Wi-Fi Enabled Cows And Ubiquitous Computing
We stand on the verge of the so called the Internet of Things, a world where smart, low powered, limited CPU and memory devices connect almost anything, including living things, to the Internet regardless of location or other physical restrictions.
The only common requirement is they should all be IPv6 and not require a human to collate the data.
No Human Required
RF near-field technology has been in use for some time from tagging your pet cat with the owners’ details to managing logistics in warehouse distribution centres. IoT likes to go a step further and even consider the remote monitoring of cows for health statistics.
What does this actually mean though? Well, there are other examples, the simplest being your weekly online grocery order. Currently you have to decide when to order, what to order and what quantity. IoT suggests that your fridge and cupboards already know what has been consumed and have already updated your shopping cart with the online store in advance.
This concept has advantages as it saves you time and effort, however, being human we like choice (I won’t get all Matrix like here… ) so some human interaction will be required. The choice now is where, and on what device, do you make that decision? Ubiquitous computing would suggest that it should not matter, and in some respects this may be true, since we are all now used to moving from a laptop, to a pad and finally to a mobile device because we need to finish off that order while sat on the toilet…
Interestingly we are seeing major vendor’s buying start-up companies who specialise in home automation technology such as Samsung’s recent acquisition of SmartThings for and Google’s acquisition of Nest for an astonishing $3.2 billion dollars. IoT has become a major focus of technology companies.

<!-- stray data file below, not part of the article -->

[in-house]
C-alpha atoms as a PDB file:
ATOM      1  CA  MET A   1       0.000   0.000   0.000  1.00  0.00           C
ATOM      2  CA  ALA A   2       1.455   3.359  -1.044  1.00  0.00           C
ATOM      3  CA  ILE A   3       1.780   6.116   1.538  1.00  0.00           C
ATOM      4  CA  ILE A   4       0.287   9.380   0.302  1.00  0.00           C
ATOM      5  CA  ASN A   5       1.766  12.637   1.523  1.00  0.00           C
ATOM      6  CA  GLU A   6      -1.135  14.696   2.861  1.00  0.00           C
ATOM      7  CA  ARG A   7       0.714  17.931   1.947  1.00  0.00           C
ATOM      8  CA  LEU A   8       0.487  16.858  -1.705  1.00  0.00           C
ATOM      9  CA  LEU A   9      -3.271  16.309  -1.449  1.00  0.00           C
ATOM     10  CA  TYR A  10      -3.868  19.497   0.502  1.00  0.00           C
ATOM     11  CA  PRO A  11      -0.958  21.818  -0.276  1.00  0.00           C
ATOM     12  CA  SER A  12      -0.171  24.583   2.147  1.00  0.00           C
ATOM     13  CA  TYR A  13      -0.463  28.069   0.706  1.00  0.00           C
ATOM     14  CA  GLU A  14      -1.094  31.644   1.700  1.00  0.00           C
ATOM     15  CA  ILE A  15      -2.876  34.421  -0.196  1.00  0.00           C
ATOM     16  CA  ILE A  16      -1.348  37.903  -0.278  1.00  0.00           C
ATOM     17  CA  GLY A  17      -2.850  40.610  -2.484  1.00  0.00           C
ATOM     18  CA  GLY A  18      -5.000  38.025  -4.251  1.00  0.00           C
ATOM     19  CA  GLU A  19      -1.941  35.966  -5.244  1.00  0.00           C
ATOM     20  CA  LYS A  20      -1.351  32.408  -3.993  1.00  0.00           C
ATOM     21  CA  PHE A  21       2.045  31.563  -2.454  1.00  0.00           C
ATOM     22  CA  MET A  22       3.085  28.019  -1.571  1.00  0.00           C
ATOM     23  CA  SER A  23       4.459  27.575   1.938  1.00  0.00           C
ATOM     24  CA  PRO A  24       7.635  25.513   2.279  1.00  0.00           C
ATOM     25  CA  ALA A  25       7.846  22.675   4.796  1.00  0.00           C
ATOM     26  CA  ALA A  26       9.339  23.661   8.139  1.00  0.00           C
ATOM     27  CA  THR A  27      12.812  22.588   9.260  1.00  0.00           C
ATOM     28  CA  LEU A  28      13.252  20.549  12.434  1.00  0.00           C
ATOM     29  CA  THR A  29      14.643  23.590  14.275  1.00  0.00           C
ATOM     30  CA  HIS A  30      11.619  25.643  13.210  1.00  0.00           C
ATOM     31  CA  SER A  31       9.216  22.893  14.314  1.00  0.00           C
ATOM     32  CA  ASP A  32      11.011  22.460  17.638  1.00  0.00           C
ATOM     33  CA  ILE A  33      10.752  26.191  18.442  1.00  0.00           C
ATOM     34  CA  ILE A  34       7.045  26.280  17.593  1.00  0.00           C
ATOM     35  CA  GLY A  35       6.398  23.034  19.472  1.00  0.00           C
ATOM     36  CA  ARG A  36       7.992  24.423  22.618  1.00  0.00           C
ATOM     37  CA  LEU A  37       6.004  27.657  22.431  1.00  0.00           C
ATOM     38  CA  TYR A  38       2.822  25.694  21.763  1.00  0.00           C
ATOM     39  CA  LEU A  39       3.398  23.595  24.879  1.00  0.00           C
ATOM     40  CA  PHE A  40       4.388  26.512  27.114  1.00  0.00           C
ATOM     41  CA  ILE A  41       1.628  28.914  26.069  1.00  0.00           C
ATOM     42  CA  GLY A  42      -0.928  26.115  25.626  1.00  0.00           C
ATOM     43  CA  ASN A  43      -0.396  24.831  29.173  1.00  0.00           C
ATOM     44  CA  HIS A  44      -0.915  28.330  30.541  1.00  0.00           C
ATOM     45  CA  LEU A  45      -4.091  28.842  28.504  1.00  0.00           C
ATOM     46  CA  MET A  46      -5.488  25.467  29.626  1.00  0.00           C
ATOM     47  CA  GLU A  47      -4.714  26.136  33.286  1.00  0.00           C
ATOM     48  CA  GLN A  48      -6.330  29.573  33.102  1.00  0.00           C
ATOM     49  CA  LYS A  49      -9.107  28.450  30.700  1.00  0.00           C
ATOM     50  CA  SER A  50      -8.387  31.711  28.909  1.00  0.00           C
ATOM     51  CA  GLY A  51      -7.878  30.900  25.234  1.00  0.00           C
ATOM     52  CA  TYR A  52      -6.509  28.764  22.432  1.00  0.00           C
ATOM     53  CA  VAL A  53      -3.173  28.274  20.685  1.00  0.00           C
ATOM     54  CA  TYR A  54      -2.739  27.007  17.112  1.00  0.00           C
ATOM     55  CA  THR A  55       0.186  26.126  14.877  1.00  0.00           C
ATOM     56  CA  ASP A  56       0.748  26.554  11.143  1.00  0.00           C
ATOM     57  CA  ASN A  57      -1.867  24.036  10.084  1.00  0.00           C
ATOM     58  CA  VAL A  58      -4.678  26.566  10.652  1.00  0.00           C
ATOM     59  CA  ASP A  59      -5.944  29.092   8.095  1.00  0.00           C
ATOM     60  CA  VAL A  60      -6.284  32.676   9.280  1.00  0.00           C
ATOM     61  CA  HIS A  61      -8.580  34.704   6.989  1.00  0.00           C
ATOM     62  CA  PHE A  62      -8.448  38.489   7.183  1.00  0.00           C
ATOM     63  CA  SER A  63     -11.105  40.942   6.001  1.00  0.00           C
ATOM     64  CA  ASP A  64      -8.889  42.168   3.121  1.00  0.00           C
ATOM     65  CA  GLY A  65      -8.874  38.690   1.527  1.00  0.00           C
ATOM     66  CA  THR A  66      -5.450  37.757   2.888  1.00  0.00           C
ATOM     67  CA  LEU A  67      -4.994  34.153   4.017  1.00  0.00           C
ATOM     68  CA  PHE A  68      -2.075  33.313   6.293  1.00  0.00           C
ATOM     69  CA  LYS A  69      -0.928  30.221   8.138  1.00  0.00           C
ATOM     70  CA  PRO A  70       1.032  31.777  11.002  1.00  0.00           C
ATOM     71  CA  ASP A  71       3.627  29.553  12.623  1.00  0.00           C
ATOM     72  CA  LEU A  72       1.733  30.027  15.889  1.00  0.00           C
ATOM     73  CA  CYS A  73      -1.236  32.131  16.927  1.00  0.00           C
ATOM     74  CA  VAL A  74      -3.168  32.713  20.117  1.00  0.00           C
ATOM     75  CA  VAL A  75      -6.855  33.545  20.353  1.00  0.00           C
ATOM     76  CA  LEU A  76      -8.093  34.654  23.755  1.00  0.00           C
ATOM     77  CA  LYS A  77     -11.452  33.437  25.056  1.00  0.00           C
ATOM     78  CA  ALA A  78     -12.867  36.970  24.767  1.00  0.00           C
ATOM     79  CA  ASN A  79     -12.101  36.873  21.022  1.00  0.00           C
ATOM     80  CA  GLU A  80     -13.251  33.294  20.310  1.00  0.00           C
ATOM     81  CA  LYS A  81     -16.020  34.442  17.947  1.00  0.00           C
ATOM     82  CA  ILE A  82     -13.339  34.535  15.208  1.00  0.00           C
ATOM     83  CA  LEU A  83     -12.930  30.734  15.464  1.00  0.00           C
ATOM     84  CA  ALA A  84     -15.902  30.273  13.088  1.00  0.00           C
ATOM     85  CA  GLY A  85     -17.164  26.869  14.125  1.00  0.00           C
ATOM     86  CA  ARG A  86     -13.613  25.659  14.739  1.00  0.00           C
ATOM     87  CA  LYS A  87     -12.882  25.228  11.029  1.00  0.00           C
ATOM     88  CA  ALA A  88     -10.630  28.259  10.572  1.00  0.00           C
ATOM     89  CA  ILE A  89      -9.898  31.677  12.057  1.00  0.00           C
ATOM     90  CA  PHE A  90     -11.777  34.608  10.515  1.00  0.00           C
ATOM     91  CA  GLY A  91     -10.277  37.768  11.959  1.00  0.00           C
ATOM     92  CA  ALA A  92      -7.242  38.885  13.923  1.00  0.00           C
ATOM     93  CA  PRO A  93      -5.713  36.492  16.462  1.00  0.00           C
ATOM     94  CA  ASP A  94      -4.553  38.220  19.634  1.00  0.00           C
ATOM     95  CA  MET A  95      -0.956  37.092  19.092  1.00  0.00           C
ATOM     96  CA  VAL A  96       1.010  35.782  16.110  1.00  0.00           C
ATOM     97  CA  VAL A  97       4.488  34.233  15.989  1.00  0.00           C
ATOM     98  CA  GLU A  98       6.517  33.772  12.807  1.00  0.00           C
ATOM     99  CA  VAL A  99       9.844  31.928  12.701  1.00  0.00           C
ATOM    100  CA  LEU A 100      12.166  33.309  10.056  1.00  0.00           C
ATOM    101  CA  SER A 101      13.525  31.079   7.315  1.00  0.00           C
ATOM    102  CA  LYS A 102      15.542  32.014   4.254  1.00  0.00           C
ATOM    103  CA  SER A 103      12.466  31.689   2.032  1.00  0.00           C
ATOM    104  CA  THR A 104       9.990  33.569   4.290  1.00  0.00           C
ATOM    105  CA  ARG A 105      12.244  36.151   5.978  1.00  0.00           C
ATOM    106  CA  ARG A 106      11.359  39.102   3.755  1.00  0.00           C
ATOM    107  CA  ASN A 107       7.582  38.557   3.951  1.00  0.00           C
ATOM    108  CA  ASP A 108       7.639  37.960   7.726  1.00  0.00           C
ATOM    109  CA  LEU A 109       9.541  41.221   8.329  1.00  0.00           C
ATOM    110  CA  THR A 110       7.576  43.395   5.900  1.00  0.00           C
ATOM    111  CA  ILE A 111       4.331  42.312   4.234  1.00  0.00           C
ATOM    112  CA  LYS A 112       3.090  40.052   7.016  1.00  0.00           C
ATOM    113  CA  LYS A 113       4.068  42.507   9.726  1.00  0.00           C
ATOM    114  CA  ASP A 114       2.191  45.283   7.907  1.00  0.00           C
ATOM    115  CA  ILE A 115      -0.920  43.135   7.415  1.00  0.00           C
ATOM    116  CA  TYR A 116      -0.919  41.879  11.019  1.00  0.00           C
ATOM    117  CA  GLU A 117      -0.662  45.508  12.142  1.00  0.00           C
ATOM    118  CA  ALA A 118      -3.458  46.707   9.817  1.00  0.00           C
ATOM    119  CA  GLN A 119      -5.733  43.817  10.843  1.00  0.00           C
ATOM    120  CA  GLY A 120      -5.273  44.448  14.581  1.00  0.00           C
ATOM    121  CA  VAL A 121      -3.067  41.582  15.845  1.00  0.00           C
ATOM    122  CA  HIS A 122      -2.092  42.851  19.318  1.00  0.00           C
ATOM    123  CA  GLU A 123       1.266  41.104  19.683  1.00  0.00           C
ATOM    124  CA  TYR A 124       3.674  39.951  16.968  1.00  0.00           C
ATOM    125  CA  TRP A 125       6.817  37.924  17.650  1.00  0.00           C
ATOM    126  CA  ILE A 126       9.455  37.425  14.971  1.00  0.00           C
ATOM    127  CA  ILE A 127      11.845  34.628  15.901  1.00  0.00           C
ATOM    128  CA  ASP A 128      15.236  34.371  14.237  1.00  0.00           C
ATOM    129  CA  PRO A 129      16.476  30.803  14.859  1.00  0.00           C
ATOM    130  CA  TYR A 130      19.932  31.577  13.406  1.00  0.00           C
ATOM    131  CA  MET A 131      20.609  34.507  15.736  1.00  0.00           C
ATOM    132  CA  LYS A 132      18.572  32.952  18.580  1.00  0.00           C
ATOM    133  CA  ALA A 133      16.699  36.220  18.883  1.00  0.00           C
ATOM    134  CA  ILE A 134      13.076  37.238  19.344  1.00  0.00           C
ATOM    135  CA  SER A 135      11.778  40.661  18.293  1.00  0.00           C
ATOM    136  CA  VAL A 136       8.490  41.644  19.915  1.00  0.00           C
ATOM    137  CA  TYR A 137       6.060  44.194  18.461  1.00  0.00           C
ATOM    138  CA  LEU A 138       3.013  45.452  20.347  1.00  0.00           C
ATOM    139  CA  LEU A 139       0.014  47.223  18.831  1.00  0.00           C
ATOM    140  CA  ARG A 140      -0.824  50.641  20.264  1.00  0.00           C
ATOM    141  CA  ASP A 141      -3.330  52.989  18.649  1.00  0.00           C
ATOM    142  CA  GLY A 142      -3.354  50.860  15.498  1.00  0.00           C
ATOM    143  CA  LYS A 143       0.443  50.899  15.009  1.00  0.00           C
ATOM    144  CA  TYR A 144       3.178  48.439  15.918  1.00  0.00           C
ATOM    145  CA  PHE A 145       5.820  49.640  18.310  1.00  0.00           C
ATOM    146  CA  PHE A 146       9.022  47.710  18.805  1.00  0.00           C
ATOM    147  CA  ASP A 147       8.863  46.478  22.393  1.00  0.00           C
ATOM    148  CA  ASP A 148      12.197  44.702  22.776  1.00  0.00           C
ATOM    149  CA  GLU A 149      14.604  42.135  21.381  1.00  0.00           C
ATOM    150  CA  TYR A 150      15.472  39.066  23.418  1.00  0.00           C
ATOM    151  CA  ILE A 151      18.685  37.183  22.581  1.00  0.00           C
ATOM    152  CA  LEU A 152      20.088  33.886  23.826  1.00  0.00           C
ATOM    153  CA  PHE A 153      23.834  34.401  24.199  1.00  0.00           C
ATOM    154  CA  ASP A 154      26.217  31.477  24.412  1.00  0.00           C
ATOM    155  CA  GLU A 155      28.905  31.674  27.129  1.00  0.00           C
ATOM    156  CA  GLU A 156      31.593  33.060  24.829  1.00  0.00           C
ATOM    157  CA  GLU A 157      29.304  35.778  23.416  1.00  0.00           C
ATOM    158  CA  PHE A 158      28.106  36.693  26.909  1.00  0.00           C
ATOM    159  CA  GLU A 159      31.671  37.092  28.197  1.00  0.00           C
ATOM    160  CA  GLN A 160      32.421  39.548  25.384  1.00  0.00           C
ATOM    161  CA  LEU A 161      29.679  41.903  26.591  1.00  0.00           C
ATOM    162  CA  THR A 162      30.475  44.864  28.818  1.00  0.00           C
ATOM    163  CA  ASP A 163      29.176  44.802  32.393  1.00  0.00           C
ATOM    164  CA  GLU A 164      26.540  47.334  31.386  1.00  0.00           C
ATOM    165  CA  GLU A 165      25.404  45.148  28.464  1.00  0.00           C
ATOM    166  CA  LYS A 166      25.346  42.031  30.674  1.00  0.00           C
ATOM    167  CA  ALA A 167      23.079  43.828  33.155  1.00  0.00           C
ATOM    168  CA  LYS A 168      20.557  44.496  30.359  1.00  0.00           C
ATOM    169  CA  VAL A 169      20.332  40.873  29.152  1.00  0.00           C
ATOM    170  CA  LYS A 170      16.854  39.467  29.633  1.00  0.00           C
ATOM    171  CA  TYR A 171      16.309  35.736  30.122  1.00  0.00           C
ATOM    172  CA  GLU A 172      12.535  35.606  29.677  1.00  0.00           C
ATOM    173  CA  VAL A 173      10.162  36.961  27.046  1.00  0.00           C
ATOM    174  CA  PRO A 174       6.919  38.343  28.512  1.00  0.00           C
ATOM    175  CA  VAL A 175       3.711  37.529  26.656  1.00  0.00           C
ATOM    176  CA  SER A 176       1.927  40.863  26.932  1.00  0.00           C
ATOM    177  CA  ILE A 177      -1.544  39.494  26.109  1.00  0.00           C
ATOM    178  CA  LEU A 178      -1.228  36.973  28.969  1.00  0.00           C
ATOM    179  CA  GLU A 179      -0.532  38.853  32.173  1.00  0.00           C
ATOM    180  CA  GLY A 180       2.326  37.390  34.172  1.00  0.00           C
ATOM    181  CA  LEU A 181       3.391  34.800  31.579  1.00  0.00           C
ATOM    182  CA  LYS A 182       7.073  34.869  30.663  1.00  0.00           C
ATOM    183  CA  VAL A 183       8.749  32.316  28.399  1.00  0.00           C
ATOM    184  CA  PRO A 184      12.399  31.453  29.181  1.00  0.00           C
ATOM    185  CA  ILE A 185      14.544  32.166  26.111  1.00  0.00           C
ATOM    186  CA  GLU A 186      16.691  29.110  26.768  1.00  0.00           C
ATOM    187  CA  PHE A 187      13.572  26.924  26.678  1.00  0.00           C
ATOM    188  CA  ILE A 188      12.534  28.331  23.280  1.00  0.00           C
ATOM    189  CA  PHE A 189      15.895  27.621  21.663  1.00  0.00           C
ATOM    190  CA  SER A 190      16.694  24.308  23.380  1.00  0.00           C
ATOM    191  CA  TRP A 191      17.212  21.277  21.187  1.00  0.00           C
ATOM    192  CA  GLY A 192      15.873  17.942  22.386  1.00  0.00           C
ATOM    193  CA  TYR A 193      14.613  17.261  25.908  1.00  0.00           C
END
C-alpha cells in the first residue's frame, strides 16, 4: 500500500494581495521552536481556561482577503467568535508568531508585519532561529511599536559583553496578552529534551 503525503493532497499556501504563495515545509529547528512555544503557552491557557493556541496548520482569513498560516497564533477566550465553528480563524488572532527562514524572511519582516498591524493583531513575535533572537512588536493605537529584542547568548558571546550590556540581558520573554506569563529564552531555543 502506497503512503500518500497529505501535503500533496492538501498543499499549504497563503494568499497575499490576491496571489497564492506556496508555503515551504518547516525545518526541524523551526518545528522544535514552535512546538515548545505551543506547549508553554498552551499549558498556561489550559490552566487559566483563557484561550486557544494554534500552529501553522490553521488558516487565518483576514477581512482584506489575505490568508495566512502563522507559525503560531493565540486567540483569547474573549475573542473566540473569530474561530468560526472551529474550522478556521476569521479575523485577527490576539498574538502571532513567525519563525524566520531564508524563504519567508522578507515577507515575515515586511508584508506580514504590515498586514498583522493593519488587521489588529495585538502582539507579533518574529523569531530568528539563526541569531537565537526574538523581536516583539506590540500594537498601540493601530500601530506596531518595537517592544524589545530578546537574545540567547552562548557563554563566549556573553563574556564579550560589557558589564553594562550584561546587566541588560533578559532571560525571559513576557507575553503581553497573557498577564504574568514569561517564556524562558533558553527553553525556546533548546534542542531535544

Can The Internet of Things Be Ubiquitous?
IoT and Ubiquitous Computing are closely linked as concepts. However to be truly ubiquitous would suggest you shouldn’t really notice it… like the most notable of all ubiquitous things, oxygen.
This would suggest that the interactions and particularly the human interface would be so intuitive that they would provide a flawless and effortless experience moving from one system to another… Ask an Apple iPhone user to use an Android phone and you can see where this may fall down and perhaps suggest how far away we are from true NUI (Natural User Interface).
Just an aside, IoT is good news for Google whose business plan way back in 2005 was “to organize the world’s information and make it universally accessible and useful.” Oh and “it’ll take 300 years to achieve it”… An example I once heard of Google’s vision was “the ability to tag a polystyrene cup so that when it is binned the Purchasing department know to order a new one… ” this would clearly make an interesting Google search… but in essence IoT will accelerate Google’s vision.
IoT also boasts great things in Clinical Research as near-field technology, either as wearable-tech or sub-dermal tech, offers the ability to monitor and make split second decisions based on the data collated about a person’s health such as heart rate, blood pressure, breathing and the like… Being able to monitor and support a person free from ‘physical constraints’ will change the way Doctor’s deal with patients.
For now, though, we are trying to understand how IoT will change the technology landscape and if it will truly usher in a step change in the way we perceive technology and its place in human society. The idea that ‘everything’ is connected will certainly have the more paranoid among us feeling a little jittery and looking over their shoulders and such concerns need to be addressed, but hopefully not to the point of blocking innovation that can benefit all as we see major developments happening in the ‘Internet of Things’.
Article Source: EzineArticles by Author Gareth Baxendale at ITwaffle.com – Gareth Baxendale has worked in the technology industry for over 15 years working in both the commercial and public sectors. He is currently Head of Technology for the National Institute for Health Research at the University of Leeds, England. Gareth is also a Chartered Fellow with the British Computer Society.
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